• allergies to any other medicines, foods, dyes or preservatives
  • any problems with your liver
  • severe kidney problems
  • any other medical conditions
  • been diagnosed with osteoporosis

Do not take NEXIUM if you are pregnant or breastfeeding unless your doctor says so. Ask your doctor about the risks and benefits involved.

It is not known if it is safe for you to take NEXIUM while you are pregnant. It may affect your baby.

It is not known if your baby can take in NEXIUM from breast milk if you are breastfeeding.

Taking other medicines

Do not take NEXIUM if you are taking the following medicines:

  • atazanavir and nelfinavir – medicines used to treat viral infections such as HIV
  • cilostazol – a medicine used to treat intermittent claudication

Tell your doctor if you are taking any other medicines, including any that you buy without a prescription from your pharmacy, supermarket or health food shop.

Some medicines may interfere with NEXIUM. These include:

  • ketoconazole, itraconazole and voriconazole – medicines used to treat fungal infections
  • diazepam – a medicine used to treat anxiety and some other conditions
  • phenytoin – a medicine used to treat epilepsy or fits
  • citalopram, clomipramine and imipramine – medicines used to treat depression
  • St John’s wort – a herbal remedy used to treat mood disorders
  • clarithromycin and rifampicin – medicines used to treat bacterial infections
  • warfarin and clopidogrel – medicines used to prevent blood clots
  • digoxin – a medicine used to treat heart conditions
  • methotrexate – a medicine used to treat arthritis and some types of cancer
  • tacrolimus and mycophenolate mofetil – medicines used to assist in organ transplants
  • erlotinib or related medicines used to treat cancer

These medicines may be affected by NEXIUM or may affect how well it works. You may need different amounts of your medicine or you may need to take different medicines. Your doctor can tell you what to do if you are taking any other medicines.

Your doctor and pharmacist have more information on medicines to be careful with or avoid while taking NEXIUM.

If you have not told your doctor about any of these things, tell them before you take NEXIUM.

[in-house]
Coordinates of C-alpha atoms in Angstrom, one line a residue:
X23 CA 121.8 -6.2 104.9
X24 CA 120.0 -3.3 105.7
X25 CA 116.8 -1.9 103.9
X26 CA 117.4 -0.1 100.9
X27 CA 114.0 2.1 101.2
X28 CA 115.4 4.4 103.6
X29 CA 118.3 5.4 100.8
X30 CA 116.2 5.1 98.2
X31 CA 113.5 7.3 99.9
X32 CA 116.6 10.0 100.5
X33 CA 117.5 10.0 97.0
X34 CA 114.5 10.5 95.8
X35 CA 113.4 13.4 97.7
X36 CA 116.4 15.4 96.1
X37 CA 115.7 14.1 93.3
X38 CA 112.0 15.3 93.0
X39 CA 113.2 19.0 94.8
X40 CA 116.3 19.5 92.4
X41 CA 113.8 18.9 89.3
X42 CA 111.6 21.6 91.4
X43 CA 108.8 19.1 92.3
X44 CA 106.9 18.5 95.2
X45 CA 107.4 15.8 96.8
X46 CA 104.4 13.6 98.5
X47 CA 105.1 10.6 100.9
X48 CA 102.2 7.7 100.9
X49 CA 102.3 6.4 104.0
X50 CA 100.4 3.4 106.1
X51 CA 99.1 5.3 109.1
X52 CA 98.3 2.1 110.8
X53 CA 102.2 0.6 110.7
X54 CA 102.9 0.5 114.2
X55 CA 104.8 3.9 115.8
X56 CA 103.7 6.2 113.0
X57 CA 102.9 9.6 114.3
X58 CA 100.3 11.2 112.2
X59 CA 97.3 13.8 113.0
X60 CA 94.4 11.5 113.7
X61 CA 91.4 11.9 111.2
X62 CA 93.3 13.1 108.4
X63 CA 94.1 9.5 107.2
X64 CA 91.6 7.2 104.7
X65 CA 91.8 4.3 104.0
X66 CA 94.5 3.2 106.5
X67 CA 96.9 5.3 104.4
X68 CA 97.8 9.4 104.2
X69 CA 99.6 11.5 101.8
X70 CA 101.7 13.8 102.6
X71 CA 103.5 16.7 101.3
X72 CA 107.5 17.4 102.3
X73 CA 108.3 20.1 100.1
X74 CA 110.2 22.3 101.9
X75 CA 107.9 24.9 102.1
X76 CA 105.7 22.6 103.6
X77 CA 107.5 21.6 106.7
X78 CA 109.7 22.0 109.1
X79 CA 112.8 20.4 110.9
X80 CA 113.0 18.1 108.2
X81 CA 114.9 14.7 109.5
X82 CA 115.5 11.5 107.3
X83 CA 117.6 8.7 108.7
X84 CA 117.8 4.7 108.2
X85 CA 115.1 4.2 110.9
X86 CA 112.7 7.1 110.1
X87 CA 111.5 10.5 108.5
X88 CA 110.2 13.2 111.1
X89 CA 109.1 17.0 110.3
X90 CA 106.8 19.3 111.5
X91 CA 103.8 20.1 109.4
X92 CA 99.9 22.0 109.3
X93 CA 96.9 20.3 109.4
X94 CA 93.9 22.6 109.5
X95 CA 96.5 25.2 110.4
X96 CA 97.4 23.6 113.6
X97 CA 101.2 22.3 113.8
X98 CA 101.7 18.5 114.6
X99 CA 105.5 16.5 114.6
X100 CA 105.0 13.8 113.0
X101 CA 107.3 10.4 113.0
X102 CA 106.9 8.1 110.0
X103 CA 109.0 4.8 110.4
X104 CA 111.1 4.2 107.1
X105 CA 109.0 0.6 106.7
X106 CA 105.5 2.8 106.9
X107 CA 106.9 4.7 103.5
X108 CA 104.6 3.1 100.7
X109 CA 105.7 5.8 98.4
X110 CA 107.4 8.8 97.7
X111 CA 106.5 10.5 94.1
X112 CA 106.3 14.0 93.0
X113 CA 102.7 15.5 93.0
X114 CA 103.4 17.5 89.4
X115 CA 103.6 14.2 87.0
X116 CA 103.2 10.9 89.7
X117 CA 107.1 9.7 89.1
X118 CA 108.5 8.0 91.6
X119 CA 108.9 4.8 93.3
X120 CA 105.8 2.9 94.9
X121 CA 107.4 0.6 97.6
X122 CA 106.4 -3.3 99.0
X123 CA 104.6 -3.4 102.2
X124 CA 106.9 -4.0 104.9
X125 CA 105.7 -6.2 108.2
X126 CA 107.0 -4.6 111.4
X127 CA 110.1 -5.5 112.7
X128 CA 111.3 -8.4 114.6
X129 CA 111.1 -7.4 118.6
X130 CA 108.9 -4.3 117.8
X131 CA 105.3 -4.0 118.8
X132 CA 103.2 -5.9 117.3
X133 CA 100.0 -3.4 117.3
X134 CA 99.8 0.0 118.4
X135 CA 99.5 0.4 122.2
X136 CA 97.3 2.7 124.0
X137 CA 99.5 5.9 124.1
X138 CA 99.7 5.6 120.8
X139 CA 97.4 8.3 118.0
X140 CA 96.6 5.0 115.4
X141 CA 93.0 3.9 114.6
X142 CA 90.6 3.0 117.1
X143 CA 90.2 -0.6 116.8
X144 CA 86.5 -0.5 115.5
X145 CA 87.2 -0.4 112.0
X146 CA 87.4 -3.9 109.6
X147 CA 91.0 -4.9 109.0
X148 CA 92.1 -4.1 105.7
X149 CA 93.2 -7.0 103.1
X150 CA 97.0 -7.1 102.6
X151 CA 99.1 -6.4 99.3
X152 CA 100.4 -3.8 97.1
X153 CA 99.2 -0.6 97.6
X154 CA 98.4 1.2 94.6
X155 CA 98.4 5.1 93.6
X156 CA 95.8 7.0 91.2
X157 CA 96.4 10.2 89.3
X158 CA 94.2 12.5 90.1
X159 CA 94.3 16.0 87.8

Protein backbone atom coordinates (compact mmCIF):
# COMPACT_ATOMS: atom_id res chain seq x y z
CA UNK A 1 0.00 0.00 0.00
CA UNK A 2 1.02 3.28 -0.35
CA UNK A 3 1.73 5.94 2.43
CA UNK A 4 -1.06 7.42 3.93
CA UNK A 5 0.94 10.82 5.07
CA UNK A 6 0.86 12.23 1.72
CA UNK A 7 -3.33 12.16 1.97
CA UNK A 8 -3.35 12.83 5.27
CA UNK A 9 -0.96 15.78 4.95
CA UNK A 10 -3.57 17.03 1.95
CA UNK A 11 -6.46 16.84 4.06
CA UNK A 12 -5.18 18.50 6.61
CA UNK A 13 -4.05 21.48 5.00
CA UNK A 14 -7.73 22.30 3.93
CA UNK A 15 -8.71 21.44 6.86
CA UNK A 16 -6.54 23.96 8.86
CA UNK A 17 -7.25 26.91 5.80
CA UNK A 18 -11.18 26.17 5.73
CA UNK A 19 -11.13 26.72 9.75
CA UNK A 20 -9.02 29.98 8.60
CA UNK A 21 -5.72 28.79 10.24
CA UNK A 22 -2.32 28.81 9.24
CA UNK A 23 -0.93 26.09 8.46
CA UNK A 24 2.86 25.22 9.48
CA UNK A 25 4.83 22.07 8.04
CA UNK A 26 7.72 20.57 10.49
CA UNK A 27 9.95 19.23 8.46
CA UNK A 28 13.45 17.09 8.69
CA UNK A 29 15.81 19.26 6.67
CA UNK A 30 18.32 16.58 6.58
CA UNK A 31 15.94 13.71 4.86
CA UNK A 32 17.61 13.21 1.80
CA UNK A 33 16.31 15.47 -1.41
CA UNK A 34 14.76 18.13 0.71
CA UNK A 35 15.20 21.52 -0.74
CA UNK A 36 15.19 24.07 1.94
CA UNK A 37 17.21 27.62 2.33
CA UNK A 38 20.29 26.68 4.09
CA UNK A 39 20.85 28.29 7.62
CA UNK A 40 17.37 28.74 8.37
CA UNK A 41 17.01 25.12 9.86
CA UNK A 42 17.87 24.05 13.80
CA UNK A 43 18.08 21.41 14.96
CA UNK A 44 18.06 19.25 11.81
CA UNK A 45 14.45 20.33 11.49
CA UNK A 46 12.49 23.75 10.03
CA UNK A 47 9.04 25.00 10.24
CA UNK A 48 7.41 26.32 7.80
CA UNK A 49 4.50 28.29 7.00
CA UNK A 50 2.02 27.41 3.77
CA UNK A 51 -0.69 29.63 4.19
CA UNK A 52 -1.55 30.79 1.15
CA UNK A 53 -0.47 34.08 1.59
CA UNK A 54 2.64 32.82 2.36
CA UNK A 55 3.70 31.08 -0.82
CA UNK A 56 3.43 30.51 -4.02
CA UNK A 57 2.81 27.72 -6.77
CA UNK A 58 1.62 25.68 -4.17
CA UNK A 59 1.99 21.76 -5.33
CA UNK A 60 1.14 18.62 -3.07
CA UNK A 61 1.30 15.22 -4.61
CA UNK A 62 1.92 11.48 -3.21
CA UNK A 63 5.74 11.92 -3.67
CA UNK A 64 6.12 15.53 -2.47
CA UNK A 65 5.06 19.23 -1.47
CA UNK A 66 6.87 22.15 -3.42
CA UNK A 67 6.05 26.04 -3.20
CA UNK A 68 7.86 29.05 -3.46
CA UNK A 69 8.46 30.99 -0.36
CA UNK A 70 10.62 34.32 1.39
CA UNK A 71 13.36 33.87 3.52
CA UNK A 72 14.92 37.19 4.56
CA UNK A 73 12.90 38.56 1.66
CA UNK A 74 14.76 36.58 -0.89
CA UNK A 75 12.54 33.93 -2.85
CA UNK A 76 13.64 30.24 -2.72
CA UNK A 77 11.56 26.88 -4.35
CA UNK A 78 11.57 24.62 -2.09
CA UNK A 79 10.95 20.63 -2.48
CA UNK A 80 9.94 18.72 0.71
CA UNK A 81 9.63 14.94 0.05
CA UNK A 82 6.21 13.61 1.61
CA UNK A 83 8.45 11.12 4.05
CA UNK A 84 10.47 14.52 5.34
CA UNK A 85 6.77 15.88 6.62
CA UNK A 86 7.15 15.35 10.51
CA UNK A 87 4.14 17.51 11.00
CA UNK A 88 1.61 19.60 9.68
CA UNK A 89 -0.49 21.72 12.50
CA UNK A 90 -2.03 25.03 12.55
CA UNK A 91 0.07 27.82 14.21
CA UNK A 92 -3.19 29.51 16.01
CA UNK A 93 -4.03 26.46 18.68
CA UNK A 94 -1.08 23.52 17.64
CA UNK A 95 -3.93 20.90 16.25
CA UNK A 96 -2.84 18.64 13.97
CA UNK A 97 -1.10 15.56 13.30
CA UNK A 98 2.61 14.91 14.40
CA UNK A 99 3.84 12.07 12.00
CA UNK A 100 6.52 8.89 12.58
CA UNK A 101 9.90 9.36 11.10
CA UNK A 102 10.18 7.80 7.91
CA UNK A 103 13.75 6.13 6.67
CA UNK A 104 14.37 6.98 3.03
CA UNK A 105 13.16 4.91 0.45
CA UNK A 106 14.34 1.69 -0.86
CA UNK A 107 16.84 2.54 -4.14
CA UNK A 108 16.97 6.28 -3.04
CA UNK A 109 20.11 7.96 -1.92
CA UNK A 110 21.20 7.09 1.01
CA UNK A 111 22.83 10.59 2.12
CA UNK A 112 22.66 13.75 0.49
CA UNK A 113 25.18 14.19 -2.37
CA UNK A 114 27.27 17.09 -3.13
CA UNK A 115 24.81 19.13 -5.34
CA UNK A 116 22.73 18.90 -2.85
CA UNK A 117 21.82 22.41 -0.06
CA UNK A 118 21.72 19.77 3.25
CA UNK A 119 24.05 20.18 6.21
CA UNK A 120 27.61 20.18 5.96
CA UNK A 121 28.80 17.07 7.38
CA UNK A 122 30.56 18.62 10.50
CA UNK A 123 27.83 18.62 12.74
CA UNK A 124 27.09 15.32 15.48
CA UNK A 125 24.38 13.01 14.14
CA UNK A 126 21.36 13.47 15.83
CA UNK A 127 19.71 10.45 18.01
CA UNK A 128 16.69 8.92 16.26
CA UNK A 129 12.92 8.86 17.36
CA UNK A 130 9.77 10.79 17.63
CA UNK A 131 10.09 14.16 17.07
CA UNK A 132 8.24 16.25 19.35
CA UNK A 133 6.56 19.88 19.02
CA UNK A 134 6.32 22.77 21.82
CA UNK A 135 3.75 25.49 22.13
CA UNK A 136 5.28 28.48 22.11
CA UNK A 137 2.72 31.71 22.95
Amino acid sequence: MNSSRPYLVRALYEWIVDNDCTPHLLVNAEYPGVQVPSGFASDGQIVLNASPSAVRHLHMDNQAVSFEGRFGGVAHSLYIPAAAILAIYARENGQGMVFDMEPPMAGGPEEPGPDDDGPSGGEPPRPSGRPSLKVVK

How to take NEXIUM

Follow all directions given to you by your doctor and pharmacist carefully.

These instructions may differ from the information contained in this leaflet

If you do not understand the directions on the label, ask your doctor or pharmacist for help.

How to take it

NEXIUM is available as tablets and as granules for suspension in sachets.

NEXIUM Tablets

Take one NEXIUM tablet each day, unless your doctor has told you otherwise.

The dose of NEXIUM tablets is usually 20 mg or 40 mg a day depending on what condition you are being treated for and how severe it is.

Swallow NEXIUM tablets whole with a glass of water. Do not crush or chew the tablets.

If the tablets are chewed or crushed they will not work properly.

If you have difficulty swallowing the tablets:

  1. Place the tablet in half a glass of non-carbonated water. Mineral water or other liquids are not suitable.
  2. Gently mix the tablet and water by stirring, taking care not to crush the tablet.
  3. Stir until the tablet dissolves into little pellets.
  4. Drink the liquid with the pellets immediately, or within 30 minutes. Do not chew the pellets.
  5. Rinse the glass with half a glass of water and drink.

If you cannot swallow at all, follow steps 1-3 above to disperse the tablets and administer the liquid and pellets through a gastric tube.

NEXIUM Sachets

NEXIUM sachets are usually used for children or adults who have trouble swallowing tablets. The dose of NEXIUM sachets is 10 to 20 mg a day depending on what condition is being treated and how severe it is.

The granules in NEXIUM sachets should be dispersed as follows in non-carbonated water (mineral water is not suitable) before being taken:

  1. For a 10 mg dose empty the contents of a 10 mg sachet into a glass containing 15 mL of water. For a 20 mg dose empty the contents of two 10 mg sachets into a glass containing 30 mL of water.
  2. Stir the contents and leave for a few minutes to thicken.
  3. Stir again and drink within 30 minutes.
  4. If any material remains after drinking, add more water, stir and drink immediately.